The Tate Modern is one of London’s great tourism success stories attracting hundreds of thousands of visitors every year. And whilst visitors enjoy its world-famous artworks, the addition of a viewing gallery in 2016 meant they could also gaze into the homes of its near neighbours.
After a protracted court battle, the Supreme Court has ruled that it does indeed invade their privacy and that a glass-walled flat in central London should not necessarily come “at the price of privacy,” says Chris Macartney Partner in the Landlord & Tenant team.
Four owners of flats in the Neo Bankside development have been fighting a long legal battle with the Tate Modern following the construction by the Tate of an extension to the gallery which included a 360-degree viewing gallery in 2016 with views across the City. That gallery, just 34 metres away from the prime development, allowed visitors to see into their glass-front homes, often posting pictures on social media.
The flat owners, saying they were “more or less constantly watched”, turned to the high court in 2019 seeking to have the Tate Modern restrict visitors to its viewing platform. They were unsuccessful, with the then director of the Tate, Sir Nicholas Serota, suggesting they could instal net curtains or lower their blinds. An appeal in 2020 was also rejected.
The Supreme Court in a majority decision came to a different conclusion, saying that the flat owners faced a “constant visual intrusion” that interfered with their “ordinary use and enjoyment” of the flats.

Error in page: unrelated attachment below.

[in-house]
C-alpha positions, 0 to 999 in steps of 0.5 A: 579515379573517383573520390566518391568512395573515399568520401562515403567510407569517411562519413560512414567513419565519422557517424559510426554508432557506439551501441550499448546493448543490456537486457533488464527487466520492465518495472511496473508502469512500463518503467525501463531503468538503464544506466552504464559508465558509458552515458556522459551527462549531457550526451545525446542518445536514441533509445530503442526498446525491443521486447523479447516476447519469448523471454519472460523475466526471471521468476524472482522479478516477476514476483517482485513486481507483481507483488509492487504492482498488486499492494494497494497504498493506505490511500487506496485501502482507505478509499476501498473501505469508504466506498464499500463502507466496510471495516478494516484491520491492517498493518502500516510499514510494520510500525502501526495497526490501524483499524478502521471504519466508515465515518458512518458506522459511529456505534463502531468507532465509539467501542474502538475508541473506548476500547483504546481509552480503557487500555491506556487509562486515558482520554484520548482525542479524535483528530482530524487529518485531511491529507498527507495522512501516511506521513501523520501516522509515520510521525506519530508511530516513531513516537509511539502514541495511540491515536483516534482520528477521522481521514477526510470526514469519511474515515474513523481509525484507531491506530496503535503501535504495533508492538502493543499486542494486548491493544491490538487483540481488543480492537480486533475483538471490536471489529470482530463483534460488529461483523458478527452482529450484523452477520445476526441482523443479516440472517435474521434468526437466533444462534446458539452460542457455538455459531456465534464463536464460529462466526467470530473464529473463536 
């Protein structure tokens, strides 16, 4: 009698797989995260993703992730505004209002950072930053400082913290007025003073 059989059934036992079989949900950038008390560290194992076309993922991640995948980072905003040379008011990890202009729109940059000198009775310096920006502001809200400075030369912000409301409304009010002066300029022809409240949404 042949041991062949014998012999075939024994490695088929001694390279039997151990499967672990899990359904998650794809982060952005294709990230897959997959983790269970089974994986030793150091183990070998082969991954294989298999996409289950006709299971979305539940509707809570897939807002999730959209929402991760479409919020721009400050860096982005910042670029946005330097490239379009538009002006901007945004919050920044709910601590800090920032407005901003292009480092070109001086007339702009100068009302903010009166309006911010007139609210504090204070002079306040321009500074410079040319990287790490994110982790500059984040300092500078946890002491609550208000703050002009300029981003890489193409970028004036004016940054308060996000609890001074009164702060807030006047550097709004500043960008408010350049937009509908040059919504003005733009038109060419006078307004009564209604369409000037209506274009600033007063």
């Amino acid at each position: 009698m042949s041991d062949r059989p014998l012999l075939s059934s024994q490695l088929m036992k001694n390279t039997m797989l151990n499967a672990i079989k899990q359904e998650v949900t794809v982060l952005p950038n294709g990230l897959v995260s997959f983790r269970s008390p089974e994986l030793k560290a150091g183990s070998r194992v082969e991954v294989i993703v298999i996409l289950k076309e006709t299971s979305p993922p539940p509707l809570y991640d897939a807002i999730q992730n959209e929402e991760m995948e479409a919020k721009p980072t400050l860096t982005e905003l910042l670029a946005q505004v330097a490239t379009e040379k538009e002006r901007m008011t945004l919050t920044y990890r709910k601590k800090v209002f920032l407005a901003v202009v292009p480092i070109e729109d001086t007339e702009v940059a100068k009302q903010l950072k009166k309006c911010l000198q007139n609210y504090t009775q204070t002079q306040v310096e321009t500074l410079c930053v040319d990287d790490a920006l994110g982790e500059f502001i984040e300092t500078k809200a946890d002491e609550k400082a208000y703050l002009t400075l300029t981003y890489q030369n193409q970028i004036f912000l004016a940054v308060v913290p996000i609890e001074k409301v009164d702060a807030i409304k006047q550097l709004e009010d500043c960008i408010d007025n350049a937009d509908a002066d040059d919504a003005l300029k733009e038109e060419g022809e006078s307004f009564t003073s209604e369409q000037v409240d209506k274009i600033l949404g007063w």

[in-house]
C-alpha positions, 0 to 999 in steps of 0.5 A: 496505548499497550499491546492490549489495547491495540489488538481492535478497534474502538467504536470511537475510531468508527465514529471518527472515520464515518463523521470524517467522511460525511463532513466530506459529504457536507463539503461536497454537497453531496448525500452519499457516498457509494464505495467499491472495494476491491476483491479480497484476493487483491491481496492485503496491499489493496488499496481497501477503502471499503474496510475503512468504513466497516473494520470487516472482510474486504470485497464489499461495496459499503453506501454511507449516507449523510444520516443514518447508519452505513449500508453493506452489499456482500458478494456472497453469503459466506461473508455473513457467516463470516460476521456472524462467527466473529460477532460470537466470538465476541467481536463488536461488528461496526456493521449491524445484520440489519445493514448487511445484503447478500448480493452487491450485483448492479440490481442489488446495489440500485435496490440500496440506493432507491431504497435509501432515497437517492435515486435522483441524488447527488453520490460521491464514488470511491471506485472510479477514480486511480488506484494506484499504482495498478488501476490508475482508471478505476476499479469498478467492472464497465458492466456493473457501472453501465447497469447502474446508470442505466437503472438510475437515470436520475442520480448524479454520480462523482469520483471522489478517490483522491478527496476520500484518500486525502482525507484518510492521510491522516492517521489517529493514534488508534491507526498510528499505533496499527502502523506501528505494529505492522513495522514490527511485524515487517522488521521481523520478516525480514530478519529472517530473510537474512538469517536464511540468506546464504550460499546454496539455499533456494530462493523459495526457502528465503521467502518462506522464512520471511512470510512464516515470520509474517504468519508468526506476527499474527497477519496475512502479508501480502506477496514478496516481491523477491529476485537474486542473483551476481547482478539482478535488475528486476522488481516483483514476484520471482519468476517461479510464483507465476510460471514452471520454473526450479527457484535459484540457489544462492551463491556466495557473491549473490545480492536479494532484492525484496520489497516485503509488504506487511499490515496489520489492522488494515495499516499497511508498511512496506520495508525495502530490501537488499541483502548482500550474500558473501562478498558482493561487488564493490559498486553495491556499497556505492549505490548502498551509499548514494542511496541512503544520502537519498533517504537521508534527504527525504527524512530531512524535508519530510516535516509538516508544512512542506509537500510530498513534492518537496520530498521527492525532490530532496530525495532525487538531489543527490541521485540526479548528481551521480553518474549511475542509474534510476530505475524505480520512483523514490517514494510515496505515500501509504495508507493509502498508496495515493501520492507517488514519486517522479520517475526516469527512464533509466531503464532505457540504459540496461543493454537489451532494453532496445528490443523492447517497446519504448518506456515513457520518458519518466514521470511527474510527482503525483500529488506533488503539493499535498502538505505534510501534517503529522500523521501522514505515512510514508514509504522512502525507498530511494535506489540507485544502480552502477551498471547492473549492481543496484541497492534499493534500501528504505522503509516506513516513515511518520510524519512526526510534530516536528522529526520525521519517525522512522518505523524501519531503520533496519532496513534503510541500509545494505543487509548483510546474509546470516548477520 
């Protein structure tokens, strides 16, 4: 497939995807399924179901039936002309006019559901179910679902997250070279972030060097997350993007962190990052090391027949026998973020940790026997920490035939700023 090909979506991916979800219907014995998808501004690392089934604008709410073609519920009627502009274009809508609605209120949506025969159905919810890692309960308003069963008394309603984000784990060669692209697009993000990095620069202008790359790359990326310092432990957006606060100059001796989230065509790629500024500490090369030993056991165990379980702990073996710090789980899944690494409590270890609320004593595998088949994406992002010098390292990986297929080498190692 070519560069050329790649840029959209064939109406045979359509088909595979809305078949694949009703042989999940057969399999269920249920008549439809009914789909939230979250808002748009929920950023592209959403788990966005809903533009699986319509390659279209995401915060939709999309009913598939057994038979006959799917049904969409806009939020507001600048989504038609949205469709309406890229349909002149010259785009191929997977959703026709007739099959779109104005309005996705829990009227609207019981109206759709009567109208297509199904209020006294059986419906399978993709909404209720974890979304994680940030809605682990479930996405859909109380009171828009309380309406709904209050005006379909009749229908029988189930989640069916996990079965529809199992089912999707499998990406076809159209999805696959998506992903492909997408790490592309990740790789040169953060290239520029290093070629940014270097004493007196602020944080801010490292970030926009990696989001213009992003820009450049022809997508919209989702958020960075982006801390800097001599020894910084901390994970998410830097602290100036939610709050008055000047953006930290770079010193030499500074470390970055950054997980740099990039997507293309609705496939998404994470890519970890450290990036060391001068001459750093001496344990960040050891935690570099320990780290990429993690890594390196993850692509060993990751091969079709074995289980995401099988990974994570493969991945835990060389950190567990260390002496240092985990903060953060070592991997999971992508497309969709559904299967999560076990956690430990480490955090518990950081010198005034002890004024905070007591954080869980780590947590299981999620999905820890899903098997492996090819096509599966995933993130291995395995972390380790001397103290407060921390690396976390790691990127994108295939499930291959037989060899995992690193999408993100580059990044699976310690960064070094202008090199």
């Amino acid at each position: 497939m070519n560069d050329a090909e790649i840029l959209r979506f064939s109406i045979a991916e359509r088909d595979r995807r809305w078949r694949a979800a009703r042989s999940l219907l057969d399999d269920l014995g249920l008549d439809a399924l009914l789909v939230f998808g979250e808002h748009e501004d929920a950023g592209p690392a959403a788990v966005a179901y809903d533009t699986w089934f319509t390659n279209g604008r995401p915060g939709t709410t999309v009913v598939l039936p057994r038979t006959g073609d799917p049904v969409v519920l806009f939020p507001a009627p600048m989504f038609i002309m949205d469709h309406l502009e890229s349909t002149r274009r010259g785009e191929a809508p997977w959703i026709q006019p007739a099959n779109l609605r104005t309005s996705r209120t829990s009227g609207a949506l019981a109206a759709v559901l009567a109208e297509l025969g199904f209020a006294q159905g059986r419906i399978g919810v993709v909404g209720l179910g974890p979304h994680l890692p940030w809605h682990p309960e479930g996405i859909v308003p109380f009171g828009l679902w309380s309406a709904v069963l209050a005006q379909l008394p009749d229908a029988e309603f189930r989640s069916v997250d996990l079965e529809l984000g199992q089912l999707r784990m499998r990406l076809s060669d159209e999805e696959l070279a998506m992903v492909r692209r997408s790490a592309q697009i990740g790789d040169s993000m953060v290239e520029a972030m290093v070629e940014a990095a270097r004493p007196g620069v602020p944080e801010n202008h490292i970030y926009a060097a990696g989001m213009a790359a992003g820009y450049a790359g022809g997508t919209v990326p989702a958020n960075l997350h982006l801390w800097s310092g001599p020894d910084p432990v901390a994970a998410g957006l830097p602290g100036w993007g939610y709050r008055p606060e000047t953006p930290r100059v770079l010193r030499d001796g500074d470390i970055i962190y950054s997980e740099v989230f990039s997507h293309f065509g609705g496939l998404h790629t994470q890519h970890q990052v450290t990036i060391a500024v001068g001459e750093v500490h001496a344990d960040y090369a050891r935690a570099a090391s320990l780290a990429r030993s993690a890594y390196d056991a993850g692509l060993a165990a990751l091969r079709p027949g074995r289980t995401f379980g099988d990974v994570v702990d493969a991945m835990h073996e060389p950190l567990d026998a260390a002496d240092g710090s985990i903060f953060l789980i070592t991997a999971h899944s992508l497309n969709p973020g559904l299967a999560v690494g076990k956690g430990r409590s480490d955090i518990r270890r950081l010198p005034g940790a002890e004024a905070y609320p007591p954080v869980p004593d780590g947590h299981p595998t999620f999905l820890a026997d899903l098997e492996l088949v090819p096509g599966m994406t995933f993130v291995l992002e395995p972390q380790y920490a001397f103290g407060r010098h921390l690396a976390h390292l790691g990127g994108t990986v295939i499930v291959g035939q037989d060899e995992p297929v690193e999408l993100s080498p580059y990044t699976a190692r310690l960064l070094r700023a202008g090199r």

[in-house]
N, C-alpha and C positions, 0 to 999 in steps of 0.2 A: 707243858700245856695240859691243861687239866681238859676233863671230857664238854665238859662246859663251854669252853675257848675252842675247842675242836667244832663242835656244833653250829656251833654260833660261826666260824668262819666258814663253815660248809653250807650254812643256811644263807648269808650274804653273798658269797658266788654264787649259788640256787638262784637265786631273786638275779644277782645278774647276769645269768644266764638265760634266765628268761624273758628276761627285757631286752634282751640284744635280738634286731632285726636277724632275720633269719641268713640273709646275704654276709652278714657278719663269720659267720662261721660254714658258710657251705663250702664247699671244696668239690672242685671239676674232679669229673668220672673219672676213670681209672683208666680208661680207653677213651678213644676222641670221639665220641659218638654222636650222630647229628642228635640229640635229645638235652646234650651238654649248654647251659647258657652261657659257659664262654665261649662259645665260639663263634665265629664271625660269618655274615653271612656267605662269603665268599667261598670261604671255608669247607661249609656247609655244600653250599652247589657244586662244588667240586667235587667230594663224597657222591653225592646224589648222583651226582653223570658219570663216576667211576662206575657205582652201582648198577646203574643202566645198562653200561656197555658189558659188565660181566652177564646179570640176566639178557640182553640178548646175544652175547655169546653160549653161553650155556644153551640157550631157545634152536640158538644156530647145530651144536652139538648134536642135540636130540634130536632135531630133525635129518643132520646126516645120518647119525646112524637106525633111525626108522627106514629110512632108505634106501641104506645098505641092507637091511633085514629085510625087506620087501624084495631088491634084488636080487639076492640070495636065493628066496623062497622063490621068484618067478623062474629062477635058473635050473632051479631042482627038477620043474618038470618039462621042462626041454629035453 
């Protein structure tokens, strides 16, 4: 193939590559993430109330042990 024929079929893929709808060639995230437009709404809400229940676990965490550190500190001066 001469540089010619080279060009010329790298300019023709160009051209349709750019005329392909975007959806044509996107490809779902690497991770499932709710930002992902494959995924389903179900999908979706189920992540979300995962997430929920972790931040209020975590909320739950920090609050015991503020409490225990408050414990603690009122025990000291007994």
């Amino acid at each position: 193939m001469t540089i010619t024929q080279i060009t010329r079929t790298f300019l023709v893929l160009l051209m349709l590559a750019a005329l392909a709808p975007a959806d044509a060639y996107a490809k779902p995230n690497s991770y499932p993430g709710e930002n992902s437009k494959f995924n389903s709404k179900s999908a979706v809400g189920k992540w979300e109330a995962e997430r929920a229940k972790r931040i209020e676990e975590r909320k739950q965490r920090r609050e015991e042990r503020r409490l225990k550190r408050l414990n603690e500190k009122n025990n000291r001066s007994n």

The judge, Lord Leggatt, said “It is not difficult to imagine how oppressive living in such circumstances would feel for any ordinary person – much like being on display in a zoo.”
The Supreme Court has returned the case to the High Court for a decision on the remedy available to the flat owners. Its decision will be watched closely.
The Supreme Court’s decision has been eagerly anticipated with suggestions that it would enshrine a tenant’s right to privacy and open the floodgates to a wave of copycat cases.
Flat owners will, however, be disappointed to hear Lord Leggatt say that this case is very specific, with the Tate’s decision to open a viewing gallery representing “a very particular and exceptional use of land”. It does not mean that disgruntled residents can bring complaints of nuisance just because neighbours can see inside a home.
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The above is accurate as at 03 February 2023. The information above may be subject to change during these ever-changing times. The content of this note should not be considered legal advice and each matter should be considered on a case-by-case basis.